(p. A3) The cancer mortality rate in the U.S. has dropped by a third in the past three decades, a report showed, but an increase in advanced prostate cancer diagnoses threatens to reverse some hard-won gains.
The American Cancer Society said Thursday [Jan. 12, 2023] that changes in preventive measures and screening in the past decade drove important trends in U.S. cancer incidence and outcomes.
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The report was published in the journal CA: A Cancer Journal for Clinicians. The authors at ACS analyzed federal and state cancer registries for data on cancer rates through 2019 and federal mortality data through 2020, the report said.
Cancer is the second-leading cause of death in the U.S., behind heart disease, with nearly 2 million cases and some 610,000 deaths estimated to occur in 2023, the ACS said. The decline in smoking rates in the U.S., better early detection and innovative treatments including immunotherapy drugs have driven a drop in death rates since 1991, the report said, averting an estimated 3.8 million cancer deaths in that time.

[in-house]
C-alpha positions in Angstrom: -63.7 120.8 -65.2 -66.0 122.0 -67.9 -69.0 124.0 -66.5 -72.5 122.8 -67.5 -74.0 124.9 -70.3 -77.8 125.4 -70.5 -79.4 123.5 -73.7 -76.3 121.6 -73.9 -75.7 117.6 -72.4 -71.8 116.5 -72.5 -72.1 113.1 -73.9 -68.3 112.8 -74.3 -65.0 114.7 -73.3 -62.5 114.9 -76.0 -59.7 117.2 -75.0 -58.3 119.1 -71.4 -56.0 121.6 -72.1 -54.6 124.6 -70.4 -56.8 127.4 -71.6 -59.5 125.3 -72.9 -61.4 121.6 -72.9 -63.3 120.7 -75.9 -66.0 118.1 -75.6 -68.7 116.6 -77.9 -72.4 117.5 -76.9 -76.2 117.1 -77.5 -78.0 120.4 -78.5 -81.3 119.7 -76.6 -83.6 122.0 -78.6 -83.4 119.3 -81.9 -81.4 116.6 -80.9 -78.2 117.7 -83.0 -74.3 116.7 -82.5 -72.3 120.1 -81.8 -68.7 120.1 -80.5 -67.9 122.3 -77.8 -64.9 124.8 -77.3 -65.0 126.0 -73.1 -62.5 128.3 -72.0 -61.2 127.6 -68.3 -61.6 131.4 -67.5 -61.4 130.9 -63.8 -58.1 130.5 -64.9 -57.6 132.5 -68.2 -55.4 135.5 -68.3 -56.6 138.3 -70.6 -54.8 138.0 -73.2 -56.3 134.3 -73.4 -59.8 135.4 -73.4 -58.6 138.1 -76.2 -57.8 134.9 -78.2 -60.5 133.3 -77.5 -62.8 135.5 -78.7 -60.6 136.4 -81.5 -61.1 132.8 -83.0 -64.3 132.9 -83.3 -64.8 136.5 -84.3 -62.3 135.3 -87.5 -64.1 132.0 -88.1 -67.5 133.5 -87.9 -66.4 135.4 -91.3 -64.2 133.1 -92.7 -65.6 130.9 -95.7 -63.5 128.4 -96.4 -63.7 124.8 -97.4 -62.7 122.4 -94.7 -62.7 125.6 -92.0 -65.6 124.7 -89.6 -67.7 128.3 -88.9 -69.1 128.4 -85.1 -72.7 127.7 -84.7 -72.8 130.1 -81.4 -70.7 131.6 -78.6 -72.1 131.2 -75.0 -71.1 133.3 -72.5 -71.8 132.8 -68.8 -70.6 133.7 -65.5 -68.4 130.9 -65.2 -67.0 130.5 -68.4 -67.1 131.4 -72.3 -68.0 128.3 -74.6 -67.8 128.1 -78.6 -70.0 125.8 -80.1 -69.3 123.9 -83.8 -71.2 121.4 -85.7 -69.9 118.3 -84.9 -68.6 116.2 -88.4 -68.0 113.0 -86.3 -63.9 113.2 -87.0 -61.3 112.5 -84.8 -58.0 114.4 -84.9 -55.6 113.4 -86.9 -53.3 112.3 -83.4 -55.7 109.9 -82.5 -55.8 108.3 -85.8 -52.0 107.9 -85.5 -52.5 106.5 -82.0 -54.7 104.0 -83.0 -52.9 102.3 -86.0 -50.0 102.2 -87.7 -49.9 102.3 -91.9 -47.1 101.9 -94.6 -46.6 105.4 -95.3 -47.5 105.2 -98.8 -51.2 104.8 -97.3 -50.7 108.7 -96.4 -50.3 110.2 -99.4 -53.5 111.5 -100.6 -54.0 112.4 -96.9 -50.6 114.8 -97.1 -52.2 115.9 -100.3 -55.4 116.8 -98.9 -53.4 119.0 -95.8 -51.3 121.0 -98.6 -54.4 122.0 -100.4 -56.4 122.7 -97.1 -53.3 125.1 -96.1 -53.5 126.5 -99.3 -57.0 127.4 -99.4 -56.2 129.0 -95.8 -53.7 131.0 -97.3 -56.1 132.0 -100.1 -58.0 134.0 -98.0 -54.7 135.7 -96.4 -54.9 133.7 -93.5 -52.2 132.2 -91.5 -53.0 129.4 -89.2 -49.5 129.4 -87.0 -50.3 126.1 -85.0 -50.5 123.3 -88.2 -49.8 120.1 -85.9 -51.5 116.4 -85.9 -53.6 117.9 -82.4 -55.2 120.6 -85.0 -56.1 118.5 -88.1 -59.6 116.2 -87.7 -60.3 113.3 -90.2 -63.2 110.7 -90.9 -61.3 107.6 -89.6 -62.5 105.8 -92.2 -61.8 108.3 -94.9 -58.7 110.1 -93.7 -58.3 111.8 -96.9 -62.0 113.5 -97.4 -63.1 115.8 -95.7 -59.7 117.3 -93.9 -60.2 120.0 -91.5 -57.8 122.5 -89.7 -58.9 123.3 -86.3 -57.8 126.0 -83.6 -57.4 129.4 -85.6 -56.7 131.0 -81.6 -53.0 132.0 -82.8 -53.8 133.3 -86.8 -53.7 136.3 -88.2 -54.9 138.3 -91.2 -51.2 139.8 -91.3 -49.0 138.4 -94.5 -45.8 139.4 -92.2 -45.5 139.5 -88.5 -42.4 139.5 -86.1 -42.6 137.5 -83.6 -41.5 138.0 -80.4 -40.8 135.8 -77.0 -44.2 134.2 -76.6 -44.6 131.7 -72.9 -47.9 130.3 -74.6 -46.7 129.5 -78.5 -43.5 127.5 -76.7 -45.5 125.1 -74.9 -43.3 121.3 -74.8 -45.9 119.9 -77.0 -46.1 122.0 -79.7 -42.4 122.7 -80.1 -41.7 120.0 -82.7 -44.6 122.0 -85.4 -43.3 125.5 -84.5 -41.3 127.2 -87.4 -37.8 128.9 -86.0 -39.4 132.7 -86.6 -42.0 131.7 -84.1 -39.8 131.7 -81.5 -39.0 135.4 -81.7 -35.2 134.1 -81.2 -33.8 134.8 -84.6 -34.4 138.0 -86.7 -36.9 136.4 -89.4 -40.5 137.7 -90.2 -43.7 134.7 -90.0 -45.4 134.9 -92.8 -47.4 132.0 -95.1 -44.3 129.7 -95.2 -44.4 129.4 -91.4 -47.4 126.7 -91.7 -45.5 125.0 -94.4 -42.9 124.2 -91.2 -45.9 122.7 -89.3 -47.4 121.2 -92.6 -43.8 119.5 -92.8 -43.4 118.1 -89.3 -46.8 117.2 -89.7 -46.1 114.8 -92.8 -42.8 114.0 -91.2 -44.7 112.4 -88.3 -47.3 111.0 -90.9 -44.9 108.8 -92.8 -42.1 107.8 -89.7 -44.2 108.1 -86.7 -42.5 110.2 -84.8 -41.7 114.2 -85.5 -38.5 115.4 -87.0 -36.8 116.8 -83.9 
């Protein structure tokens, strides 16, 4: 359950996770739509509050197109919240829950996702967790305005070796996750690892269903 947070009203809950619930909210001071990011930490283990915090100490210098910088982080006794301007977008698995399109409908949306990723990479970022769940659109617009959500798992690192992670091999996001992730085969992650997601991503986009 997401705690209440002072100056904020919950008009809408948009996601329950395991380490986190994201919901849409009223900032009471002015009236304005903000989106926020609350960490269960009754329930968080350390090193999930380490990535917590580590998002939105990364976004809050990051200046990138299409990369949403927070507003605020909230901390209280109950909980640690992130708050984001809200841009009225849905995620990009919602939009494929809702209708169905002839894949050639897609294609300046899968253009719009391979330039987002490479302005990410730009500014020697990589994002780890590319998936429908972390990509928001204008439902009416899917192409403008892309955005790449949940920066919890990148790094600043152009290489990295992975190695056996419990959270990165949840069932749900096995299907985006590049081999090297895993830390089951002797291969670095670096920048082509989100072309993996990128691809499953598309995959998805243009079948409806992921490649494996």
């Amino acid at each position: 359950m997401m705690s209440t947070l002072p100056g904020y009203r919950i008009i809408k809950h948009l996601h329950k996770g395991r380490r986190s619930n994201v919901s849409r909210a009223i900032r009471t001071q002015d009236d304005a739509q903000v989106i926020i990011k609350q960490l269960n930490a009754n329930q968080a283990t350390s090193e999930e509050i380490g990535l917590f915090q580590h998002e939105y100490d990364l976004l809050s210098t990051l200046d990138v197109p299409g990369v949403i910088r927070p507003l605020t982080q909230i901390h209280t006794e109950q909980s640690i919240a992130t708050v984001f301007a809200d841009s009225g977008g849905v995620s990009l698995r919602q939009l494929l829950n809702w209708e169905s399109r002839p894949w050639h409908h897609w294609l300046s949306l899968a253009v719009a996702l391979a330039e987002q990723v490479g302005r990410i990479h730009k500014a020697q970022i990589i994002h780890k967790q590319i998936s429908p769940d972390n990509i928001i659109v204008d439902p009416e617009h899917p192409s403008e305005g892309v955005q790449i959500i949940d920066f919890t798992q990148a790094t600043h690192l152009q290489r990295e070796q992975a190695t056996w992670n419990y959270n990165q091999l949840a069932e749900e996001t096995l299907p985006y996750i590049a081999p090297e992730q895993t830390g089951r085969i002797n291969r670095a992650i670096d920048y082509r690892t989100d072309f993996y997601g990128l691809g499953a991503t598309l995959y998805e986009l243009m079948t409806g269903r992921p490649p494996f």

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For prostate cancer, the second leading cause of cancer death among men after lung cancer, rates of advanced diagnoses have risen about 4.5% annually since 2011, the report found. The proportion of men diagnosed with later-stage disease has doubled. Declines in mortality rates have leveled off.
For the full story, see:
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(Note: the online version of the story has the date January 12, 2023, and has the title “U.S. Cancer Death Rate Has Dropped by a Third Since 1991.”)